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Fitness Testing for Successful Summer Resting

Summer is just around the corner, so it's time to start your fitness routine with some baseline measurements. This will motivate you, but it can be an emotional roller coaster, so proceed with caution.

Spring is officially here, which means we get to enjoy our extra sunlight in the evenings, spring break vacations, spring holidays, pastel-colored clothing. Best of all, summer is just around the corner.  But wait!  It's kinda scary too!  We all know that summer means bathing suit time.  Yikes! 

If you haven’t already figured out that it is time to shed your winter insulation layer (after all, we do have to keep warm, even in Laguna Niguel … I totally understand), well, let me be the bearer of bad news: It's time to get off your butt and start exercising!  

Jump-Start the Routine

I find that the best way to make any fitness routine effective is to start with baseline measurements and track your results. Six weeks is a good time frame for before-and-after measurements, as it generally takes six weeks to form a habit.  If you are afraid to look at your initial stats, that is OK too.  Just find a loyal friend who can keep a secret (yes, keep it from you), and have him/her help you and record everything accurately so you can compare later. 

You can also ask a trainer at a local gym to do this for you—most of them will do this complimentary (and if they refuse, come find me and I’ll do it for you!).  As painful as this seems, trust me, you’ll be so incredibly happy when you can look back and see what you have accomplished. 

Your baseline measurements should include measurements of your chest, waist, hips, butt, right thigh, right calf and right bicep.  You can do this with any measuring tape, which can be purchased at a for well under $5. 

I also recommend using your bellybutton as a marker for your waist measurement. I understand this not your true waist (whew!), but it is easier to be consistent if you have something like your belly button (which doesn’t move, duh) as a marker. 

Get a Scale

Next, you will need a scale.  It doesn’t have to be a fancy scale, but I have two requirements—one is that you use the same scale for your initial weigh-in and final weigh-in, and two is that you don’t weigh yourself again for six weeks.  Weight can go up and down for a number of reasons (one being that muscle weighs more than fat, another being that when you’re sore, you tend to weigh more because your body stores water to repair your muscles. Of course, a large pizza and bowl of ice cream will do it as well).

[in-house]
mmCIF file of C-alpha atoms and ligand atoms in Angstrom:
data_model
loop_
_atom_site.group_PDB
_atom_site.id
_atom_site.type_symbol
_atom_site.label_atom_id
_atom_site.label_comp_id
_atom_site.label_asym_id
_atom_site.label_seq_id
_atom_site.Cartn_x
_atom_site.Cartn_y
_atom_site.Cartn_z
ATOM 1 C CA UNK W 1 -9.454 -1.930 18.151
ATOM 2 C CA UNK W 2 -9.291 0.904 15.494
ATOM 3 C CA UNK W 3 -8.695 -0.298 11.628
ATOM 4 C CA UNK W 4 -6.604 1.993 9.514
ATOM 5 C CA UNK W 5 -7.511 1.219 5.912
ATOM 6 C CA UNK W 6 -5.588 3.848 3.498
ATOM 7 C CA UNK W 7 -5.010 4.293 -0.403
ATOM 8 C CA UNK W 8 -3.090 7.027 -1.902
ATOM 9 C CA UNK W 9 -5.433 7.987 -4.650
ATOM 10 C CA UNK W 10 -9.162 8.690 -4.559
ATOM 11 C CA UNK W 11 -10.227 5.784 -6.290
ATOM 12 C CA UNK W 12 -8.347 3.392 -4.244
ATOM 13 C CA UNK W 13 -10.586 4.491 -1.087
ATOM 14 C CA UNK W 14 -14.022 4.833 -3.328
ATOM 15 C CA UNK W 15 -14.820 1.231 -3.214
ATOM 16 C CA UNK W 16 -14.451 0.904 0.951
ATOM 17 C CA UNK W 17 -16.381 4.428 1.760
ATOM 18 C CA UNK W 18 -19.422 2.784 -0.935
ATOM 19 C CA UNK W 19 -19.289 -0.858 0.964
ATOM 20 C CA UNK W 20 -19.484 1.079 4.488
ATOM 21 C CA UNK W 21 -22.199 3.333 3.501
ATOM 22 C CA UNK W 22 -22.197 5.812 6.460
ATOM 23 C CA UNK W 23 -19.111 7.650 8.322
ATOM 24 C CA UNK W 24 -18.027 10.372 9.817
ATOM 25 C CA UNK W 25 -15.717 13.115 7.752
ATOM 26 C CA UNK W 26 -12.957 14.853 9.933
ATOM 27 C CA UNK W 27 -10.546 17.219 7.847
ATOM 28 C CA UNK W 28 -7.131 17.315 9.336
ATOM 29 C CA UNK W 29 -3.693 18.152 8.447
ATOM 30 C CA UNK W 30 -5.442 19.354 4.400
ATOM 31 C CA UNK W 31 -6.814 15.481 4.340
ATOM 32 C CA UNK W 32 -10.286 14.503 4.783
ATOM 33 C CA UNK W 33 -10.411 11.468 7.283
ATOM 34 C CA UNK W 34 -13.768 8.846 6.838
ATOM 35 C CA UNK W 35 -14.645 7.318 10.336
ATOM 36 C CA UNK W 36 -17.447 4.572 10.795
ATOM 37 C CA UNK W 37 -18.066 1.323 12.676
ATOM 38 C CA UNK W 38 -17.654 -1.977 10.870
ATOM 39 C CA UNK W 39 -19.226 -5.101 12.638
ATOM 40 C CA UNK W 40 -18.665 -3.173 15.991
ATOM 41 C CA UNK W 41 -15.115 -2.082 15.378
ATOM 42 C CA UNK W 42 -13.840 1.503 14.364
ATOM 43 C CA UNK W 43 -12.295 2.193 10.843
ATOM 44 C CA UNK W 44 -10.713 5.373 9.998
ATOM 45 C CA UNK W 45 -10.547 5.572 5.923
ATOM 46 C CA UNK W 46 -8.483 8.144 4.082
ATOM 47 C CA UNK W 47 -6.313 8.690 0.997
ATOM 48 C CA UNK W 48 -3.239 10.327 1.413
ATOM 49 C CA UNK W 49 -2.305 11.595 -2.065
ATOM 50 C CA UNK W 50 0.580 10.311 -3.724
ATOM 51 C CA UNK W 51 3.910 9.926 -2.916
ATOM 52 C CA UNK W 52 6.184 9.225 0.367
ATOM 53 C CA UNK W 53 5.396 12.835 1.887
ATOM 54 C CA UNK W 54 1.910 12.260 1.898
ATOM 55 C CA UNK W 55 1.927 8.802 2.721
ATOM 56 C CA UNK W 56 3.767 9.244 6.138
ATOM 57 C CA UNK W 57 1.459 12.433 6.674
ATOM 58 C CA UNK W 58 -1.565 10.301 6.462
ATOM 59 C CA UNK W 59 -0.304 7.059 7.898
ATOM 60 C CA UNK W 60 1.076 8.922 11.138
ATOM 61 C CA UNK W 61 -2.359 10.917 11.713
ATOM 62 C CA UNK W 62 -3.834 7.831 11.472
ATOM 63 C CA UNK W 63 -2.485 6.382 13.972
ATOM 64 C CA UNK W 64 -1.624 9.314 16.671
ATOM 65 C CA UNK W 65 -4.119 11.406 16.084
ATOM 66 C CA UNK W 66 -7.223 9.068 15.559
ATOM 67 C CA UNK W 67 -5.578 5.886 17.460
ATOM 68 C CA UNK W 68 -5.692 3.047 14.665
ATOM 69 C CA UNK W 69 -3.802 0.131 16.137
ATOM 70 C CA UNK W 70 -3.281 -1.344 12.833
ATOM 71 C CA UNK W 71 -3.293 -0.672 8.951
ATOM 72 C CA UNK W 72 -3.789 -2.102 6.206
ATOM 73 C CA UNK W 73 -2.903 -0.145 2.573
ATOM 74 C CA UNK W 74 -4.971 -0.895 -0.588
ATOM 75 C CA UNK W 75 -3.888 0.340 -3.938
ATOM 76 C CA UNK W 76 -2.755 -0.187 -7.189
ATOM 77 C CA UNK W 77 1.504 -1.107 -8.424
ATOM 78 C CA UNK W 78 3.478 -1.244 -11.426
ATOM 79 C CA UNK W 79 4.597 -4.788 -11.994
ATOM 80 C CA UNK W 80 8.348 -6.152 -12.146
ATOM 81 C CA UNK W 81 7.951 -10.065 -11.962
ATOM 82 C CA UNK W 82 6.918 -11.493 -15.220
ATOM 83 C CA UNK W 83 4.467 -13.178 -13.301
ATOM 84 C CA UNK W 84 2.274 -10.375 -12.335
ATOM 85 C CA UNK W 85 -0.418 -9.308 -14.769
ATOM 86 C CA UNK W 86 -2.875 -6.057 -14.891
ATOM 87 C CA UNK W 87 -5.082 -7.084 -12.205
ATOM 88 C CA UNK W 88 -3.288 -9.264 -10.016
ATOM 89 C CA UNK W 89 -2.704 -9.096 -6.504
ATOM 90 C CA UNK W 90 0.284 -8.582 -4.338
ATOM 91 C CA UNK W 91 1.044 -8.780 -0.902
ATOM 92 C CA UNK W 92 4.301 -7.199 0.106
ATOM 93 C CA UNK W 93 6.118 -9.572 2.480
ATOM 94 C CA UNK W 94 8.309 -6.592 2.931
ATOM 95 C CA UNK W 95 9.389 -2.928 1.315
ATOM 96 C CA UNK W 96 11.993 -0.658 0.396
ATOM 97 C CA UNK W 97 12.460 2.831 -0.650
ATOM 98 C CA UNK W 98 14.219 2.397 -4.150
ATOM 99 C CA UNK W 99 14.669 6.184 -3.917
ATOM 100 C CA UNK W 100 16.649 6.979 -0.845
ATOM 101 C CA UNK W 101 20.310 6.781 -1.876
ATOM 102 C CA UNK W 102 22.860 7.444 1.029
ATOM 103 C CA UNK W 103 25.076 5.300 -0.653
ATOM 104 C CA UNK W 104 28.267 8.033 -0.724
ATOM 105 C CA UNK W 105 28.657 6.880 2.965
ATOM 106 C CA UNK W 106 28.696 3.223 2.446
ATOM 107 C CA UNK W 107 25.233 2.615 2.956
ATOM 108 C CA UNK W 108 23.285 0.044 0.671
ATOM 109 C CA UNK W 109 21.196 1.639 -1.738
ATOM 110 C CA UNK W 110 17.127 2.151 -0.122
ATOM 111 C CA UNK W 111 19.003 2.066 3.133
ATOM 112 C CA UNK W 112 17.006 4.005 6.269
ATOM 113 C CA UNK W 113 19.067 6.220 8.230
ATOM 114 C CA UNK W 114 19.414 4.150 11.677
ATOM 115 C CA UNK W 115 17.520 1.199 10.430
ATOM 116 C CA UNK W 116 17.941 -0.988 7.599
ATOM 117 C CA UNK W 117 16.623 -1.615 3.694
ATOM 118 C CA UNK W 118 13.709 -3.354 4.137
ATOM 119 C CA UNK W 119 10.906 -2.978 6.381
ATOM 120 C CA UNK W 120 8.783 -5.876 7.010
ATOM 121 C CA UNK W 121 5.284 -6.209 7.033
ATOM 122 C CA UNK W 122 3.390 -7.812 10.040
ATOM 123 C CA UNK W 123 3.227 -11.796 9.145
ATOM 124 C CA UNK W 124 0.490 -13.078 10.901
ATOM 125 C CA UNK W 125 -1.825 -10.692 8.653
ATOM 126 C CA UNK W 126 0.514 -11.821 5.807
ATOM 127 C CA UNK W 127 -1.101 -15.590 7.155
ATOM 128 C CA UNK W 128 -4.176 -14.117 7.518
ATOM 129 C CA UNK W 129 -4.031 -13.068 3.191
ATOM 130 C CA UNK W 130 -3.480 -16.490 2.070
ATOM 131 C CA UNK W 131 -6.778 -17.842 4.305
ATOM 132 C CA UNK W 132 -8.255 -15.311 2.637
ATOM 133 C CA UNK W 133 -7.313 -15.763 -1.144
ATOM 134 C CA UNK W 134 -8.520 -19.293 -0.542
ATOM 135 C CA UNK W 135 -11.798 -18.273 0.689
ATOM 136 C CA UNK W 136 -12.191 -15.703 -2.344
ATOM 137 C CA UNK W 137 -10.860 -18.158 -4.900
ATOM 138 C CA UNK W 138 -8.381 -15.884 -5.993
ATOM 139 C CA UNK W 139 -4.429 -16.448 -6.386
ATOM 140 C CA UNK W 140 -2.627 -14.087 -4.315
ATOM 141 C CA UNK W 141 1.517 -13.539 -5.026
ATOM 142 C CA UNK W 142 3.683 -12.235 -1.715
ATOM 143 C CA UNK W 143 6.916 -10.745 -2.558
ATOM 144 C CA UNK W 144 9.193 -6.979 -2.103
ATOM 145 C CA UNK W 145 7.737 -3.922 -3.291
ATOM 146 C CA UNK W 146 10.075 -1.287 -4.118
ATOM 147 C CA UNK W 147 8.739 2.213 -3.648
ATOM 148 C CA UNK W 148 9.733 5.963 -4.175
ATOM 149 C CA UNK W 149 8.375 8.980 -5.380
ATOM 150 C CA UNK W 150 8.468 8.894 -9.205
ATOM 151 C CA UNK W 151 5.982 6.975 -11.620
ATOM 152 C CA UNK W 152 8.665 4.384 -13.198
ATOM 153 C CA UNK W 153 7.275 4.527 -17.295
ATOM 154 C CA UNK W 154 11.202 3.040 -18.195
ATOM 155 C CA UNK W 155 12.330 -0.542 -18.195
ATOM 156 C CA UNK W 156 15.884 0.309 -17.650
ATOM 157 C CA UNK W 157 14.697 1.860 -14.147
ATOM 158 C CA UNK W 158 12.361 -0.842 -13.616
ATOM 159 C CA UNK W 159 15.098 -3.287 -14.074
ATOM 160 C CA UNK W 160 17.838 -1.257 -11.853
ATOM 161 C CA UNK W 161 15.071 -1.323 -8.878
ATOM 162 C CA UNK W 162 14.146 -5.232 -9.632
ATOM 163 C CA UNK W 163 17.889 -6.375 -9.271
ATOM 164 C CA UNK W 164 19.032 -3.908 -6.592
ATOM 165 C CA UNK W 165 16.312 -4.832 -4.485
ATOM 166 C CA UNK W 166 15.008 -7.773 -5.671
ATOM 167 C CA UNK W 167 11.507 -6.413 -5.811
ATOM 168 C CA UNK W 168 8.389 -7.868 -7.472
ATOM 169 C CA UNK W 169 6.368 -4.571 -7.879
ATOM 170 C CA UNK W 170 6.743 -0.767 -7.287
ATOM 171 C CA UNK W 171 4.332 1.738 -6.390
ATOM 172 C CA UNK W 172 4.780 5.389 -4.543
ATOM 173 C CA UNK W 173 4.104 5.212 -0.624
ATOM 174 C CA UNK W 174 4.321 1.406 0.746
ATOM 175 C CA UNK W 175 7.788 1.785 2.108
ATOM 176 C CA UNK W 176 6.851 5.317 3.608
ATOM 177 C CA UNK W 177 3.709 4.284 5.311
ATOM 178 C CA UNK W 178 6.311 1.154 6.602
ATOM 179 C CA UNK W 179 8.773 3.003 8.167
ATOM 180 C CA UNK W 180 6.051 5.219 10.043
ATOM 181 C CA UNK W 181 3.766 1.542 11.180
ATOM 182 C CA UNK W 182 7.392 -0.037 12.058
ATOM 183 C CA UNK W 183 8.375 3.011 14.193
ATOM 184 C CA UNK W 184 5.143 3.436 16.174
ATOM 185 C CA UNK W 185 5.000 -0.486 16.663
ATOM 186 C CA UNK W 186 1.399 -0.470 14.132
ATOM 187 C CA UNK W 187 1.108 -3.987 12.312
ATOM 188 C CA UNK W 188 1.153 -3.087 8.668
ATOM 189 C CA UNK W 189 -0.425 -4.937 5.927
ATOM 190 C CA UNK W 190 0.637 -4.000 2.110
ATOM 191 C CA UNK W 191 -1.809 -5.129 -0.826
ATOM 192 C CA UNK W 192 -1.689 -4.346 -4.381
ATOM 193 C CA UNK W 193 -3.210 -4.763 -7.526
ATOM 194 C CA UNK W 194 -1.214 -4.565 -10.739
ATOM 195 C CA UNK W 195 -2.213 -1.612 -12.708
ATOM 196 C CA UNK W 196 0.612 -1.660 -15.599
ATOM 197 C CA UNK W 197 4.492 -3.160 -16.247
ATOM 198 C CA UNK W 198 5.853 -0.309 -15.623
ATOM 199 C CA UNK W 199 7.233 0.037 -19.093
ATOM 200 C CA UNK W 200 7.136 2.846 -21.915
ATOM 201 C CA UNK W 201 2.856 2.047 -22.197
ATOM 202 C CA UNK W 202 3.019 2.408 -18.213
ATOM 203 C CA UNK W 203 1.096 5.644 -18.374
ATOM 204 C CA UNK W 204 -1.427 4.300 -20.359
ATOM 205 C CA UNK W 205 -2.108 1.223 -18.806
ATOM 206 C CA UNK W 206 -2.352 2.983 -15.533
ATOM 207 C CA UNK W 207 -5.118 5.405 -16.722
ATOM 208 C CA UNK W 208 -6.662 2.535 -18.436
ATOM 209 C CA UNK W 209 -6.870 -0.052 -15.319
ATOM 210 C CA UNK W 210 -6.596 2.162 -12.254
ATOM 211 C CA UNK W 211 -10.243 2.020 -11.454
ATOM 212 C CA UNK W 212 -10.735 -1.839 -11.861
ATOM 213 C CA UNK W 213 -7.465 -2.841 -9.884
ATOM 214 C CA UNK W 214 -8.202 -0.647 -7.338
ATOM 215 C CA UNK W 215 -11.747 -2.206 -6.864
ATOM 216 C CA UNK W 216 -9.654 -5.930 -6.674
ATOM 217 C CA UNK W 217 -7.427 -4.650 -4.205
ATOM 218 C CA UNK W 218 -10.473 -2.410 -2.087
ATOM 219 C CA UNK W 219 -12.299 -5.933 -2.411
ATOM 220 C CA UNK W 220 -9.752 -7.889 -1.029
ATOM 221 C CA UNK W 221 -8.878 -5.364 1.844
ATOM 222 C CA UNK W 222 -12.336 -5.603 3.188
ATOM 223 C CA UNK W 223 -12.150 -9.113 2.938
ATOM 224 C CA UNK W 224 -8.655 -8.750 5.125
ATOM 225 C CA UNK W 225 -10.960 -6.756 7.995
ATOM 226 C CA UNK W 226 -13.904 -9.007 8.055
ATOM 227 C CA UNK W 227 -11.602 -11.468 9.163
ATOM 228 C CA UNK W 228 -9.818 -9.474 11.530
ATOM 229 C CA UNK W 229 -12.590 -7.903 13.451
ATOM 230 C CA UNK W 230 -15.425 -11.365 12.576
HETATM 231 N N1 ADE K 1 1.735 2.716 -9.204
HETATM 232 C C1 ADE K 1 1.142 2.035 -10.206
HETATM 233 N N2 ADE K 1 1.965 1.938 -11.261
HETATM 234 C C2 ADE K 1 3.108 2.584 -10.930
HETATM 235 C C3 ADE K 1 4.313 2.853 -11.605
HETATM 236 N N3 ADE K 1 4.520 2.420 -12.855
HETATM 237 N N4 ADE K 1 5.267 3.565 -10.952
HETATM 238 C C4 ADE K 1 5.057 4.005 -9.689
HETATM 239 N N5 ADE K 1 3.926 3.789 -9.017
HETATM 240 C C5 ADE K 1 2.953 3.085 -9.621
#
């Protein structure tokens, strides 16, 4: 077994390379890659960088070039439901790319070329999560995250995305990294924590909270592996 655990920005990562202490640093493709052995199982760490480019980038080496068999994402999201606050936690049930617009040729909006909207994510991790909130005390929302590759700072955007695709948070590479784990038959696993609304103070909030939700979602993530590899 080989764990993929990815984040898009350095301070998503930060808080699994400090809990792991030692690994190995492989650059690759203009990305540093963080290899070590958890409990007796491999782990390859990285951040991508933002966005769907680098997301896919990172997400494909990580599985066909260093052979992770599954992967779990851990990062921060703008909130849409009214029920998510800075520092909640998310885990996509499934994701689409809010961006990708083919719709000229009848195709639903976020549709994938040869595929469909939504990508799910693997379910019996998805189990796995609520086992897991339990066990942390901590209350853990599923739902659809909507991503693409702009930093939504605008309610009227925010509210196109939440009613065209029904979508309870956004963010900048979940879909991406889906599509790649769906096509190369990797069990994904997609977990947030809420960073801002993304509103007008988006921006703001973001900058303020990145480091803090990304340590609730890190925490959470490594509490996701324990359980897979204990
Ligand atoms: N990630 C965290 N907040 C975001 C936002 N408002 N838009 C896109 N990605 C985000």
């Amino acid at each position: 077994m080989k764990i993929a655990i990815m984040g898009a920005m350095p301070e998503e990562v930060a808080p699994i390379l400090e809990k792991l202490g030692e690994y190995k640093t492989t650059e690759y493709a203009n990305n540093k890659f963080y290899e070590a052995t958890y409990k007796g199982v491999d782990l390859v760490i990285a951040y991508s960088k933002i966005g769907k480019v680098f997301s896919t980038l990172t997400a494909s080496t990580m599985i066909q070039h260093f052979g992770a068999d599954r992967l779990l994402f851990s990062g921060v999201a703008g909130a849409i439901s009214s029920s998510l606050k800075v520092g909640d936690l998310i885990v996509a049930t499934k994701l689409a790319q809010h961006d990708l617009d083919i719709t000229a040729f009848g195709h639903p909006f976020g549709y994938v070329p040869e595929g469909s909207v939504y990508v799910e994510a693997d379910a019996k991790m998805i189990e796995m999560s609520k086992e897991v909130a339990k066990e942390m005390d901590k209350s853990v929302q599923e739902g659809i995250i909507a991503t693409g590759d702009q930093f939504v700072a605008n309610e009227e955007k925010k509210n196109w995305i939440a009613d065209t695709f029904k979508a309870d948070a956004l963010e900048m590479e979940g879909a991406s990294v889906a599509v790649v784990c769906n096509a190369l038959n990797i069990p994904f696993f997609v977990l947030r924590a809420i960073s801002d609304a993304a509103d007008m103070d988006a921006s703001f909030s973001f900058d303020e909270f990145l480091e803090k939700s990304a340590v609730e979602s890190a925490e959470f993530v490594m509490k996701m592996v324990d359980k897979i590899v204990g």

If you wait a full six weeks and you have been sticking to a consistent diet and exercise program, you will be happy with your new and improved numbers. 

Measuring Body Fat

The final part of the baseline measurements is body fat percentage.  This is absolutely the most important number (ladies, sorry to say, but your body fat percentage is generally higher than the guys … and it should be!), and if you do not start in a healthy range, your No. 1 goal should be to get yourself in a healthy range ASAP. 

This is the part where you will definitely need some professional help (no, I don’t mean the mental kind of help you think you need from subjecting yourself to this torture).  Find a trainer, fitness instructor, or anyone who has access to body fat equipment.  Your doctor can probably even do this for you.  There are a number of different ways to test your body fat, but no matter what method you choose, just make sure to be consistent and use the same method to track your results accurately.

Run a Mile

Now comes the fun part—fitness testing.  This includes four simple tests.  First off is a timed mile (yes, I said mile).  You can walk it or run it, but just make sure it is your best effort (at the moment), and record your time.  There are great half-mile markers at the , so  you can easily do an out-and-back run/walk.  This will test your cardio, and as long as you’re seeing improvement between your initial and final results (you want this number to go down, just like the rest of the numbers so far), you will know that your heart is getting in better shape. 

Next: three different strength tests (after all, we want you to look lean and toned, not just skinny and flabby in your teeny-weeny, yellow polka-dot bikini.  Plus, you need to be strong enough to defend yourself against all the creepy people staring in awe at your fabulous figure).  These are the tests that involve numbers that should go up. 

A True Time Line

The time frame for each of these tests is two minutes, but if you cannot go for the whole two minutes, that is OK too—you should be able to in six weeks.  You are testing max number of push-ups in two minutes (regular or on your knees in fine, but again, whatever you decide, be consistent and use the same method in six weeks), max number of sit-ups in two minutes (crunches are fine if you cannot do full-range sit-ups), and max number of full-range squats in two minutes. 

If your initial number for any of these strength tests is a big fat zero, do not be ashamed!  You are committed to getting fit, thus you will see results, and they will feel fabulous!  After all, any number is an improvement from zero (since I’m pretty sure it is impossible to do minus-one push-up).  So get out, get measured and start improving.  It will feel so good to check out all the people rocking a farmer’s tan (is that a PC term?), because they refuse to take off their shirts and shorts at the beach.  You have my permission to laugh … just don’t let anyone see you.                               

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